Why are Indian men getting infertile?
Infertility has been on a steady rise among Indian men over the last few years, say doctors.
Infertility — the inability to conceive after one year of unprotected intercourse (six months if the woman is over 35 years old) or the inability to carry a pregnancy to live birth — has been on a steady rise among Indian men over the last few years, say doctors.
According to Dr. Sonia Malik, renowned gynecologist, and infertility and in vitro fertilisation (IVF) specialist at one of the leading fertility treatment centres in New Delhi, 46% of Indians, between the ages of 31 and 40 years, require medical intervention to conceive as one or both partners suffer from fertility problems.
Dr. Yashica Gudesar, a city gynecologist/obstetrician, says the main reason causing infertility is polycystic ovarian disorder in women and poor sperm count in men.
Doctors at the American Urological Association (AUA) state that misconceptions about infertility abound and that it is invariably attributed to women, which is not the case. Men can be infertile too, and they are, in nearly 30% of all infertility cases, finds the Society for the Study of Male Reproduction.
1. Doctors cite the following reasons for the rise in infertility among Indian men:
2. People working in the IT industry, media and BPOs are often overworked, which is harmful for their sperm health.
3. The persistent use of cell phones adversely affects sperm count. Some smart phones including android and iPhones, have higher emission rate than the other feature phones.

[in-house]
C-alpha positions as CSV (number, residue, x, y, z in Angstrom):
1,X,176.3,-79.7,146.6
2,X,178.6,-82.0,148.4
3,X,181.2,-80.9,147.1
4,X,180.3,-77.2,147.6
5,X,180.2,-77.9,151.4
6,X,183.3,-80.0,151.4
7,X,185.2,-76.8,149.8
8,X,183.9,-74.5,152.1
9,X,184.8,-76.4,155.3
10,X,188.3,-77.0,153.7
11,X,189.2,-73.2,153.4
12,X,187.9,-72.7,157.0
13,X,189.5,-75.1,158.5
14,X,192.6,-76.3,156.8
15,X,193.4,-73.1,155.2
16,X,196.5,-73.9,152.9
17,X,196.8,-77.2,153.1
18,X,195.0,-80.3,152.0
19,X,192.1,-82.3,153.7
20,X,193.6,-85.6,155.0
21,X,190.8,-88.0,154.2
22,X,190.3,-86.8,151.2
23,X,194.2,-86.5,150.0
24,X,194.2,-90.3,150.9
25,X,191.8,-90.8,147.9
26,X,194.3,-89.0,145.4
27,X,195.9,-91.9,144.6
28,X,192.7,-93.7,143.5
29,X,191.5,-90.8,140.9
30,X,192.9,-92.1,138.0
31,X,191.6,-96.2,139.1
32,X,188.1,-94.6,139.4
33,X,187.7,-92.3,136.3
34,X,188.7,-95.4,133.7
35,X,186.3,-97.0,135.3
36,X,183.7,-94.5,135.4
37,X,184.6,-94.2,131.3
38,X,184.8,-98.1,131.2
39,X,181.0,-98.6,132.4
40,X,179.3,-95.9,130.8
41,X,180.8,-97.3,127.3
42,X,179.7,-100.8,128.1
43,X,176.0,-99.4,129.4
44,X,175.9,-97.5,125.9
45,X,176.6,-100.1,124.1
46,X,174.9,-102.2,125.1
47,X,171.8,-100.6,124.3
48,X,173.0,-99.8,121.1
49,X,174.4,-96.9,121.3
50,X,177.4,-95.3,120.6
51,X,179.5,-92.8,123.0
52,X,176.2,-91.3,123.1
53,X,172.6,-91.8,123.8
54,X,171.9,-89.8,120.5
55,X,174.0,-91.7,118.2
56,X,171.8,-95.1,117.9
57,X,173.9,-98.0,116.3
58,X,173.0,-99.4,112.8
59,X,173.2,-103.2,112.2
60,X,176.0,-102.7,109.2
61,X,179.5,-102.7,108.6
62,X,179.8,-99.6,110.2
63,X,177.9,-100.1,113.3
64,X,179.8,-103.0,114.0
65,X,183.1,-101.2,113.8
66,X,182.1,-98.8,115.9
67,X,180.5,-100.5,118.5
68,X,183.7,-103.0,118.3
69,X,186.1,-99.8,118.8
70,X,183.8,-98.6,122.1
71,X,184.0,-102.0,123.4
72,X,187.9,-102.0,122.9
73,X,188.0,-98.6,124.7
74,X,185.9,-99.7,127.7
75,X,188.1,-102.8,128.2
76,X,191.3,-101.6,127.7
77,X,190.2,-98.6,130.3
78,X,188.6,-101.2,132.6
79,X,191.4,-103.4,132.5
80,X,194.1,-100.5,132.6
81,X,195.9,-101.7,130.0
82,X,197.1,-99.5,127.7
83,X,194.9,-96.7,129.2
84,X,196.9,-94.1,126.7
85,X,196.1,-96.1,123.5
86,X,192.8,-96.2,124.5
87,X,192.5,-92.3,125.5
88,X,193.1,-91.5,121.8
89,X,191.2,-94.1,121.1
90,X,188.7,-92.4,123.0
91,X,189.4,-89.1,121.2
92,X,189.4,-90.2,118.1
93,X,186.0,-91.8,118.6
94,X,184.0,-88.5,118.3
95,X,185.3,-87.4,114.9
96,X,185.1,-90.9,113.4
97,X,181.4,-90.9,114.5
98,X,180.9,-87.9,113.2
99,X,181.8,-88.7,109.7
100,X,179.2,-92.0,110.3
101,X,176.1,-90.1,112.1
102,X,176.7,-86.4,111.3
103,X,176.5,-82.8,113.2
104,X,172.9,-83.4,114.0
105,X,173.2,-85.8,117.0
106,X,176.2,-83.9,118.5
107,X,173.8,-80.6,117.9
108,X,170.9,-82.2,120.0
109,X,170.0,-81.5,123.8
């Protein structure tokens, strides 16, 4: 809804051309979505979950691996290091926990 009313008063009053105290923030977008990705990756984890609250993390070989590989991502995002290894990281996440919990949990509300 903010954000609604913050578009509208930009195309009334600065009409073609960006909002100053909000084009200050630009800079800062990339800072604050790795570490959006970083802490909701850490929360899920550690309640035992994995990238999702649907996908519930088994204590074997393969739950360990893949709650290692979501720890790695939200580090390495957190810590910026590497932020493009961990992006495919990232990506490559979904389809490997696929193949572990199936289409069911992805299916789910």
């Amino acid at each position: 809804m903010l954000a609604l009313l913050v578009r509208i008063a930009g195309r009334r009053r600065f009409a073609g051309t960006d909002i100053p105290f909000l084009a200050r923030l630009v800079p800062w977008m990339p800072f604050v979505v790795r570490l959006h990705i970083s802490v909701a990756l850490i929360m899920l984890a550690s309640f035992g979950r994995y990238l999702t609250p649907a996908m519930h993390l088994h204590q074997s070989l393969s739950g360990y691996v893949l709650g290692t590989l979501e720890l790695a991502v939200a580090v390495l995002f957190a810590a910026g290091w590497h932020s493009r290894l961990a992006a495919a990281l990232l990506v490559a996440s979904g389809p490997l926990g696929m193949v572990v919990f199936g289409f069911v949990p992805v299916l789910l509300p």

4. Environmental pollution also contributes to low sperm count.
5. Genetic engineering of food is also a big cause of concern. Sperm and eggs produced these days are not as healthy as they were twenty years ago, say researchers.
6. Smoking is hazardous too. “Men who smoke cigarettes regularly are at an increased risk of infertility,” says Dr. Ved Prakash. Smoking damages sperm, making them less likely to fertilize eggs and the embryos they do manage to create are less likely to survive, confirms AUA.
So is there a way out? Yes, there is. IVF or intracytoplasmic sperm injection still offers a good chance of pregnancy.
Most people have begun to be aware of IVF centres and are open to the idea of consulting infertility experts about their problems such as erectile dysfunction, or not being able to have a child.
As per AUA at least 55% of the sperm needs to have normal form and shape, and a good laboratory should inspect if there is any clumping due to an infection or sperm antibodies.
However, Dr. Malik is mostly concerned with “the unethical practices that prevail in our country,” as she refers to the “so-called: inexpensive low-cost treatment that some quacks offer to patients. “IVF treatment cannot be low priced. At least Rs. 1 lakh is needed for the entire treatment,” she said.
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